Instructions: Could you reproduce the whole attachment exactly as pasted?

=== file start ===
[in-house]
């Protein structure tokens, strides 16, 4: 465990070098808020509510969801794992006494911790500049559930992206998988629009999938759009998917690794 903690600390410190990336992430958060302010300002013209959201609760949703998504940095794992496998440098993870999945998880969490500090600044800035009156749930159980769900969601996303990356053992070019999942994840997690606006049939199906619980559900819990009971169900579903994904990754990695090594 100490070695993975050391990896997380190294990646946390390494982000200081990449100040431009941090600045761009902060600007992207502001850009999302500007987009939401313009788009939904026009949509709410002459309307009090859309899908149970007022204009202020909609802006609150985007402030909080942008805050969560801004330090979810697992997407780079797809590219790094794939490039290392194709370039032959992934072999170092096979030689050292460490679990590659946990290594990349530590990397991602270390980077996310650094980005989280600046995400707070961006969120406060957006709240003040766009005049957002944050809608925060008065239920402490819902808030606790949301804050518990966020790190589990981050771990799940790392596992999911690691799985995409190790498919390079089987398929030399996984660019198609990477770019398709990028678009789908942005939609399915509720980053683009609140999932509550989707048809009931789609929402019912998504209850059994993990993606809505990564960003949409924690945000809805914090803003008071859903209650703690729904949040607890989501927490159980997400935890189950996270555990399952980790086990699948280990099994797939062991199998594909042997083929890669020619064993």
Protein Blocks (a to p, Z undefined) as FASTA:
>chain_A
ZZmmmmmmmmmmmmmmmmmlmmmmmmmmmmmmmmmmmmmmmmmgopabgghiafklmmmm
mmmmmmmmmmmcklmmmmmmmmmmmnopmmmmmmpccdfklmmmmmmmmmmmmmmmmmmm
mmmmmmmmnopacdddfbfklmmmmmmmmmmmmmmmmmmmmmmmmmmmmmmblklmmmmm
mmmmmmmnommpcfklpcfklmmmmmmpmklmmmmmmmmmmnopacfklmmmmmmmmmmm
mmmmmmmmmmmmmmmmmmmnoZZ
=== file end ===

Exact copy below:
[in-house]
């Protein structure tokens, strides 16, 4: 465990070098808020509510969801794992006494911790500049559930992206998988629009999938759009998917690794 903690600390410190990336992430958060302010300002013209959201609760949703998504940095794992496998440098993870999945998880969490500090600044800035009156749930159980769900969601996303990356053992070019999942994840997690606006049939199906619980559900819990009971169900579903994904990754990695090594 100490070695993975050391990896997380190294990646946390390494982000200081990449100040431009941090600045761009902060600007992207502001850009999302500007987009939401313009788009939904026009949509709410002459309307009090859309899908149970007022204009202020909609802006609150985007402030909080942008805050969560801004330090979810697992997407780079797809590219790094794939490039290392194709370039032959992934072999170092096979030689050292460490679990590659946990290594990349530590990397991602270390980077996310650094980005989280600046995400707070961006969120406060957006709240003040766009005049957002944050809608925060008065239920402490819902808030606790949301804050518990966020790190589990981050771990799940790392596992999911690691799985995409190790498919390079089987398929030399996984660019198609990477770019398709990028678009789908942005939609399915509720980053683009609140999932509550989707048809009931789609929402019912998504209850059994993990993606809505990564960003949409924690945000809805914090803003008071859903209650703690729904949040607890989501927490159980997400935890189950996270555990399952980790086990699948280990099994797939062991199998594909042997083929890669020619064993």
Protein Blocks (a to p, Z undefined) as FASTA:
>chain_A
ZZmmmmmmmmmmmmmmmmmlmmmmmmmmmmmmmmmmmmmmmmmgopabgghiafklmmmm
mmmmmmmmmmmcklmmmmmmmmmmmnopmmmmmmpccdfklmmmmmmmmmmmmmmmmmmm
mmmmmmmmnopacdddfbfklmmmmmmmmmmmmmmmmmmmmmmmmmmmmmmblklmmmmm
mmmmmmmnommpcfklpcfklmmmmmmpmklmmmmmmmmmmnopacfklmmmmmmmmmmm
mmmmmmmmmmmmmmmmmmmnoZZ